Fully autonomous driving is a reality and, contrary to what one might think, it is not on a Tesla but on a Mercedes-Benz model that has the “famous” Drive Pilot system. The German company is in fact the first to launch a level 3 autonomous driving system that meets the regulation UN-R157. The system will be proposed for the first time on both S-class on both the EQS, the two cars that have obtained homologation, which can be activated via a button on the steering wheel.
So whoever buys the two Mercedes cars also choosing to integrate the new Drive Pilot system, which will be available in the first half of 2022, will be able to legally “Take your mind off the traffic and focus on some secondary aspects – as the house of the 3-pointed star explains,– or “Activities, such as communicating with colleagues via In-Car Office, surfing the Internet or relaxing while watching a movie”.
Mercedes Drive Pilot approved in Germany
All very nice, right? But there are a few things to keep in mind. First, the system it is currently only approved by the German Federal Motor Transport Authority. Germany pioneered autonomous driving by opening its own Road Traffic Act (StVG) for level 3 systems in 2017. And, to comply with the many limitations imposed, the Drive Pilot has been specially configured. It will initially be available on 13,191 kilometers of the German autobahn and only when the speed on these stretches of road will be less than 60 km / h, therefore in case of heavy traffic. In practice, Drive Pilot will manage the speed and distance of the car from other vehicles and steer the car within its lane.
Technically, the self-driving car will not be able to change lanes, but it will react to unforeseen situations and take evasive action when required, all without driver input. It will also be able to react to road signs and change its driving accordingly. However, the driver must still be ready to take control of the car within 10 seconds. If this does not happen, the system will assume that the driver is unable to drive, and as a result it will activate the hazard lights and bring the car to a controlled stop. Then it will activate itself to open doors and windows, and finally it will send an emergency call.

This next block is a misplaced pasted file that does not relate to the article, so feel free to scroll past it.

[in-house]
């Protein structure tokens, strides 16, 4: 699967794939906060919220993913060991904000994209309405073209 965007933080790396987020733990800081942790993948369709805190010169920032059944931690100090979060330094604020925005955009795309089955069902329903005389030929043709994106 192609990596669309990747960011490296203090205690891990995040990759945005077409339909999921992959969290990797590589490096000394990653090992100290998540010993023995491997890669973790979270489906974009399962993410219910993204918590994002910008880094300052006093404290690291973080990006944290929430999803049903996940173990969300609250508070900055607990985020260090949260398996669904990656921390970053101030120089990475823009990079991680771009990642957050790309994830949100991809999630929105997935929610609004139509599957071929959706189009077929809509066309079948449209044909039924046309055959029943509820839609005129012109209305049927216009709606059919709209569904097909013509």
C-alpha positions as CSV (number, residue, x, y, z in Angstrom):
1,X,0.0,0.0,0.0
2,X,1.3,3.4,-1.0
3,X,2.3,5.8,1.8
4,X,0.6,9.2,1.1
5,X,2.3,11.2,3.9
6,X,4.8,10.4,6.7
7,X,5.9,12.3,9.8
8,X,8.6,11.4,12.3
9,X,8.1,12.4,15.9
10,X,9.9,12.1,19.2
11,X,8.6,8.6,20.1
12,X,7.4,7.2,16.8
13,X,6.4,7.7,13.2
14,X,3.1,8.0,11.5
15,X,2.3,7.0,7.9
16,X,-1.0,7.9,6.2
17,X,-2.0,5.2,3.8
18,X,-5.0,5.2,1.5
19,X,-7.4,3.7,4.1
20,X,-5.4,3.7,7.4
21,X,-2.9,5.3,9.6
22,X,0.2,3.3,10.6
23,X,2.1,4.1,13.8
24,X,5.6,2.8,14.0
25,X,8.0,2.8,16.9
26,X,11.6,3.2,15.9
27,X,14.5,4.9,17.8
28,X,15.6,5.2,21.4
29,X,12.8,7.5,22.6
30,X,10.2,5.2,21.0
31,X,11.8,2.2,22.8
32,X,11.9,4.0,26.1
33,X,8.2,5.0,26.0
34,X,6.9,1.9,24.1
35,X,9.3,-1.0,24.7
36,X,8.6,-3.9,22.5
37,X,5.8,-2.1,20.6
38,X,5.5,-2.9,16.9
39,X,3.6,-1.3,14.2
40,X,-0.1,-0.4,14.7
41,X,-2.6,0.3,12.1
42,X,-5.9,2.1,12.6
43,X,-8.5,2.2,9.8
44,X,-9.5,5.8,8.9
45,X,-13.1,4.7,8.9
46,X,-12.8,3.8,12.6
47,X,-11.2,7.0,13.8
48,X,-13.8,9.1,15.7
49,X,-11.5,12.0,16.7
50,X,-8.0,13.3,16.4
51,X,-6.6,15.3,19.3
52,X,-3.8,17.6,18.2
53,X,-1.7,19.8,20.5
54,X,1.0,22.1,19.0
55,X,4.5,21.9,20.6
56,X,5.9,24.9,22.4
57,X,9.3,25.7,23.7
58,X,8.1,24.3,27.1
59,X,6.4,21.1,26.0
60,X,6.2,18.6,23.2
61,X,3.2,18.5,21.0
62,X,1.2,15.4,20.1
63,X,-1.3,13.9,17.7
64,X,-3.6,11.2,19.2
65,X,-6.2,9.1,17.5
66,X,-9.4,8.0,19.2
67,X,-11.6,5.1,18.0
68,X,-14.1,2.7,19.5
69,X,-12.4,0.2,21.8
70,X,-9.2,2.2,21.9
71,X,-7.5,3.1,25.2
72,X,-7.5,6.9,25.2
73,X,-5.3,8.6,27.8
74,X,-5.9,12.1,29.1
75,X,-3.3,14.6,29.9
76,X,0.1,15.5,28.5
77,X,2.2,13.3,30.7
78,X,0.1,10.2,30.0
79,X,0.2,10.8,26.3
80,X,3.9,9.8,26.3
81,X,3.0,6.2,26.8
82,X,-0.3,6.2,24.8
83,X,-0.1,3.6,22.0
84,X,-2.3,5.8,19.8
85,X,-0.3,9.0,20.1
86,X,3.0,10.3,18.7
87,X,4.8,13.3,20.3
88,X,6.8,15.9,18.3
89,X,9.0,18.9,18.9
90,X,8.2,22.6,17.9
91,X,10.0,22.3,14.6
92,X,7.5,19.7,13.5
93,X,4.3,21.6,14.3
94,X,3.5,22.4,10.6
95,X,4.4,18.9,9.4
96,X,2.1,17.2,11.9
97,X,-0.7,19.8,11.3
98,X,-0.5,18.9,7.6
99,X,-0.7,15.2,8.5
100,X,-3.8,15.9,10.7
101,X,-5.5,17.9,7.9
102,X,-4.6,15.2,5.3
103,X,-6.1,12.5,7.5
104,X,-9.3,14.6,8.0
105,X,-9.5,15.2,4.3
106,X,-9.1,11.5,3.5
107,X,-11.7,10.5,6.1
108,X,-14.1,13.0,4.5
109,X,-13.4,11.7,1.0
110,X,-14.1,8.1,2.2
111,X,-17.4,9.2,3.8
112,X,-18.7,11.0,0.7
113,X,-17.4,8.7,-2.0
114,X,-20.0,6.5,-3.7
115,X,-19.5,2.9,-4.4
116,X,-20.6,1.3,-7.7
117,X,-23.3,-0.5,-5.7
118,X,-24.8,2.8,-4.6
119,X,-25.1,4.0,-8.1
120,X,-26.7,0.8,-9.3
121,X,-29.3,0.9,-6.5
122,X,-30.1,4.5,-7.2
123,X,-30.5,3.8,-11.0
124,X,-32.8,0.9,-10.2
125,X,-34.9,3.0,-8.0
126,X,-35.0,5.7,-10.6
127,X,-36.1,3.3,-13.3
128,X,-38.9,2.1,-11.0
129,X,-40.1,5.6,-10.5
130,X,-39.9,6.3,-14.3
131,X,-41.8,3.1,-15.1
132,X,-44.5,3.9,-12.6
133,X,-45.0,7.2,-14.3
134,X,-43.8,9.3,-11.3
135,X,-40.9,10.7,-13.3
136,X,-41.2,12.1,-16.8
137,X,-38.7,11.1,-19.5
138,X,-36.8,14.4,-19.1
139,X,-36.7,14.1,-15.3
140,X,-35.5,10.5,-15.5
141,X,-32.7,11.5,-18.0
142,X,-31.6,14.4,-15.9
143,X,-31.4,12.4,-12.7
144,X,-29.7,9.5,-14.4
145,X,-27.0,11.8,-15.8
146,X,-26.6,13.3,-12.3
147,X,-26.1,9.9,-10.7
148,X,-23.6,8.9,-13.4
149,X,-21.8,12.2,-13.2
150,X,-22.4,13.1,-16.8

Mercedes already working on an upcoming version of its Drive Pilot
The Drive Pilot system is obviously based on a series of sensors that allow the current levels of assisted driving, but in addition it uses the LiDAR to ‘see’ what surrounds him. A camera in the rear window and microphones take care of monitoring approaching vehicles, and a “humidity” sensor in the wheel arch constantly monitors road conditions. Also, Drive Pilot check the position of the car using a high precision GPS which works in centimeters instead of the usual meters.
In addition to real-time information from its sensors, the car also has access to a 3D map stored in a data center. This is constantly updated and provides the car with a reference image of the road geometry, route profile, road signs and events that can be found along the route, such as traffic, accidents and road works.
This is a safety device that stops sudden “blindness” in case a sensor fails, or the cameras are blocked by dirt or shadows. In addition, Drive Pilot has redundancy integrated into its systems, namely the steering, braking and on-board electrical systems. This technology keeps it maneuverable even if one of these systems fails.
But how will Drive Pilot evolve in the future? The Special Interest Groups (SIGs) at the United Nations are already working to try to get the next phase of the regulations approved. Potentially, this could mean that by the end of 2023 the speed at which the system operates will have increased to 120 km / h, but on condition that the car can change lanes and find refuge in an emergency lane or on a pitch by itself. So, yes, we are officially a step into this new world of driverless driving, certainly very brave. But there are many more steps to take and many problems that need to be solved along the way in order to finally see it working on (luxury) cars.